ZK-NZP was a McDonnell Douglas DC-10-30, s/n 46910, built at the Douglas Aircraft Company’s Long Beach, California, plant during November 1974. It arrived in New Zealand 14 December 1974 for service with Air New Zealand Limited. The –30 was a long range variant of the DC-10 series. It is designed to be operated by a flight crew of three. It is 182 feet, 1 inch (55.499 meters) long with a wingspan of 165 feet, 5 inches (50.419 meters) and overall height of 58 feet, 1 inch (17.704 meters.) One of the original “wide body” jets, the cylindrical fuselage of the DC-10 has a diameter of 19 feet, 9 inches (6.020 meters).

The DC-10-30 was powered by three General Electric CF6-50C turbofan engines, rated at 51,000 pounds of thrust (226.86 kilonewtons) at Sea Level. The CF6-50 is a two-spool, high-bypass-ratio axial-flow turbofan engine. It has a single-stage fan section, with a 17-stage compressor (3 low- and 14 high-pressure stages, and a 6-stage turbine (2 high- and 4 low-pressure stages). The CF6-50C has a maximum diameter of 8 feet, 9.0 inches (2.667 meters), fan diameter of 7 feet, 2.4 inches (2.195 meters) and length of 15 feet, 8.0 inches (4.775 meters). It weighs 7,896 pounds (3,582 kilograms).

The DC-10-30 has an empty weight of 266,191 pounds (120,742 kilograms) and maximum takeoff weight of 572,000 pounds (259,455 kilograms). ZK-NZP, operating as Flight TE 901, had an “all-up weight” of 199,150 kilograms (439,051 pounds), and for the conditions of this flight, the MTOW was calculated to be 253,105 kilograms (558,001 pounds). It’s actual takeoff weight was 246,507 kilograms (543,455 pounds).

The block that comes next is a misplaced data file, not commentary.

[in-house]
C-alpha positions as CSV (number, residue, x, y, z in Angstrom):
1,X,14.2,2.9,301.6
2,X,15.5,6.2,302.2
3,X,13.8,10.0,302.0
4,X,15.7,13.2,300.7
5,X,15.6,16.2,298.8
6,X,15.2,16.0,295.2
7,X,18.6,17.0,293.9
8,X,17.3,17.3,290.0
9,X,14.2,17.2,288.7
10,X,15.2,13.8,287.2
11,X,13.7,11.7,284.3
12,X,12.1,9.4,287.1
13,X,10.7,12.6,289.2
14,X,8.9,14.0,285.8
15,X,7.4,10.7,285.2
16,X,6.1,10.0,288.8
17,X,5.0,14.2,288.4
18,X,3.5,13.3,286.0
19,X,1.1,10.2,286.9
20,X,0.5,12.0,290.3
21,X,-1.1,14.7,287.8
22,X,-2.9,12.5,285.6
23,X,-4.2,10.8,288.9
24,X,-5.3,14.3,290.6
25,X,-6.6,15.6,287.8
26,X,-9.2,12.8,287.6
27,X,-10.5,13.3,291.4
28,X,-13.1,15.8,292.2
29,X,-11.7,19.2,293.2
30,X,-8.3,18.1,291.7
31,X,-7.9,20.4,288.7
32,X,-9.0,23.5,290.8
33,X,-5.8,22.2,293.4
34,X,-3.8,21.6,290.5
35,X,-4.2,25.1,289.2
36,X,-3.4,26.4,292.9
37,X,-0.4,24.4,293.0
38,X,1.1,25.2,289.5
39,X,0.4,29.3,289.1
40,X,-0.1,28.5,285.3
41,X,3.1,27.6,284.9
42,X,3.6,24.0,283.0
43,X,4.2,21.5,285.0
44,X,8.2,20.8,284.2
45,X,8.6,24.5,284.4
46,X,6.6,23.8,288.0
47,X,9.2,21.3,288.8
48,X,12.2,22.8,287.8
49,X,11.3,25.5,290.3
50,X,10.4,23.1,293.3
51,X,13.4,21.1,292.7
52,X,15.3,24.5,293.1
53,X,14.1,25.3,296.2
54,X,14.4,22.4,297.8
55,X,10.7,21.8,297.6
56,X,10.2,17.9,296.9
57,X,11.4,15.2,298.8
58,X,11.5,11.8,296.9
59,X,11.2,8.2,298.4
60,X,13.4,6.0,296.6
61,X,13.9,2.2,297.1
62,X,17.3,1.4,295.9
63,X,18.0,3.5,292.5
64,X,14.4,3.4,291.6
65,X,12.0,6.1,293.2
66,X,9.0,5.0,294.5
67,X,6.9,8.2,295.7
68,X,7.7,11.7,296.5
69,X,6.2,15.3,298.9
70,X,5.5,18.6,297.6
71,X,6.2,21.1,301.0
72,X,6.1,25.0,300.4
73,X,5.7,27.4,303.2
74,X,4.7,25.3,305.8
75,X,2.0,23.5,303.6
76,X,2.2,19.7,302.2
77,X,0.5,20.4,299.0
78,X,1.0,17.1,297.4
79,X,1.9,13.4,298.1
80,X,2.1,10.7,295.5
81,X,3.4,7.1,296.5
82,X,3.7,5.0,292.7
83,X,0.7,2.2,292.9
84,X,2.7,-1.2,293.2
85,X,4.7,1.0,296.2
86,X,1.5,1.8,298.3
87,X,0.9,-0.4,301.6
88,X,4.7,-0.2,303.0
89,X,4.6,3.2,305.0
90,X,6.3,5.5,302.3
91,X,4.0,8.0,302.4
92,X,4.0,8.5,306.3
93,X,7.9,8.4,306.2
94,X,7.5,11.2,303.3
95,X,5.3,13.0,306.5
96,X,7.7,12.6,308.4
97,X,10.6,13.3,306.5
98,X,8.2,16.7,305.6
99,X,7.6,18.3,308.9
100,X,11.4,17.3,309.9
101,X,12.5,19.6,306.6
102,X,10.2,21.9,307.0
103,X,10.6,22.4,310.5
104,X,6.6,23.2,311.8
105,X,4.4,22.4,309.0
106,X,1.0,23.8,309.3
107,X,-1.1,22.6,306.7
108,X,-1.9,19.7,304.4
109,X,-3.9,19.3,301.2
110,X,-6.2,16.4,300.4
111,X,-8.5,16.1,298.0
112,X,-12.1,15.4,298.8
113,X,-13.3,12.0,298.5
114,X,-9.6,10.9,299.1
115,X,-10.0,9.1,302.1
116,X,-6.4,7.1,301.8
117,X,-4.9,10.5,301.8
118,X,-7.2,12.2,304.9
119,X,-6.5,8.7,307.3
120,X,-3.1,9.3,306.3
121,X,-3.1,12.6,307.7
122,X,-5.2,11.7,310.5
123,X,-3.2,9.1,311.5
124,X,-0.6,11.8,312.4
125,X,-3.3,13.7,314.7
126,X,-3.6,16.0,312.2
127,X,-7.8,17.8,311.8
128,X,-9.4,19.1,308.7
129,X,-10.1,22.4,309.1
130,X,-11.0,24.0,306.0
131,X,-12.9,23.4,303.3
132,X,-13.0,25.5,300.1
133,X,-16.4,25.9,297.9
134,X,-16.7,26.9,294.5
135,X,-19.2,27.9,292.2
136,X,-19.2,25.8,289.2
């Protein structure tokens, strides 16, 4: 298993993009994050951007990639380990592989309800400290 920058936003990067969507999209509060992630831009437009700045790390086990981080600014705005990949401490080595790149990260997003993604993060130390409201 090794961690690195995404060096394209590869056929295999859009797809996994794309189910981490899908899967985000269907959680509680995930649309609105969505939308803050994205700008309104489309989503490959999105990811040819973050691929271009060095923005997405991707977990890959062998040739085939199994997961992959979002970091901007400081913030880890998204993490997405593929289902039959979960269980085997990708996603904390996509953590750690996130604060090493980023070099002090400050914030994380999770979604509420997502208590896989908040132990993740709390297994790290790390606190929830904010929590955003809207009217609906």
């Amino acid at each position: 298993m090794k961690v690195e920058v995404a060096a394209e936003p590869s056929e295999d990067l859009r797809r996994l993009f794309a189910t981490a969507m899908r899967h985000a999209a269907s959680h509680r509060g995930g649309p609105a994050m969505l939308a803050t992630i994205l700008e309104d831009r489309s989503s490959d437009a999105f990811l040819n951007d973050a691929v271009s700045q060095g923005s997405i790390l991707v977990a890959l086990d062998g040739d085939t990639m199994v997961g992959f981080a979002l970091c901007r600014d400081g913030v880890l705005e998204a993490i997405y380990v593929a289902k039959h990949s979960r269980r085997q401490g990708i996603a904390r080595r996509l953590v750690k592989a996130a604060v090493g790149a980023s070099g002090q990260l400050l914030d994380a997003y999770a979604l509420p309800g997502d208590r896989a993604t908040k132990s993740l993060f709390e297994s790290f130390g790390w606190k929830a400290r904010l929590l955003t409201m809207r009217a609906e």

The typical cruise speed of the DC-10 is 0.82 Mach (556 miles per hour, or 895 kilometers per hour, at 30,000 feet/9,144 meters) and its service ceiling is 42,000 feet (12,802 meters). The DC-10-30 variant has a maximum range of 6,600 miles (10,622 kilometers).

At the time of the accident, ZK-NZP had flown 20,763 hours since new (TTSN).

The largest remaining fragment of McDonnell Douglas DC-10-30 ZK-NZP was this portion of the fuselage and wings.
The largest remaining fragment of McDonnell Douglas DC-10-30 ZK-NZP was this portion of the fuselage and wings. (AP Images)

© 2016, Bryan R. Swopes

15 October 1957

Clipper America at McMurdo Sound, 1957. (southpolestation.com)

15 October 1957: A Pan American World Airways Boeing Model 377 Stratocruiser, Clipper America, flies from Christchurch, New Zealand, to the United States Navy’s Antarctic research station on Ross Island in McMurdo Sound.

The flight was to test the feasibility of conducting commercial flights to support the U.S. Navy’s operations in the Antarctic. It origintated with a load of passengers from NAS Quonset Point, Rhode Island, and flew to San Francisco, California, then on to Honolulu in the Hawaiian Islands. There, command of the aircraft was assumed by Pan Am’s Seattle Sector Chief Pilot, Captain Ralph Walter Savory, who was considered an expert in Arctic flying.

The Boeing Stratocruiser departed Honolulu and flew to Canton Island (named for a whaling ship that went aground there in 1854). Canton was a frequent waypoint for Pan Am’s transpacific flights. Clipper America remained there overnight, and continued to Fiji the next day. After another overnight stay, the airliner headed to Christchurch on the south island of New Zealand.

Airliner Lands in Antarctica

     MCMURDO SOUND, Antarctica, Oct. 15 (UP) — The Pan American Clipper America landed today at McMurdo Sound, completing the first commercial aircraft flight to Antarctica

     Capt. Ralph Savory, veteran of 23 years of arctic flying, lifted the 73-ton Pan American stratoclipper from the Christchurch runway at 10:25 a.m. and set course for McMurdo Sound.

     PASSENGERS on the 2,400-mile history-making flight included U.S. Ambassador to New Zealand Francis H. Russell; New Zealand Labor Minister J. K. McAlpine, and 36 U.S. Navy officers and men assigned to Geophysical Year scientific stations.

     The crew had two pretty stewardesses, reputedly the first women ever to reach such a southernly point on the “white continent” as the Ross Island Navy Station on McMurdo Sound.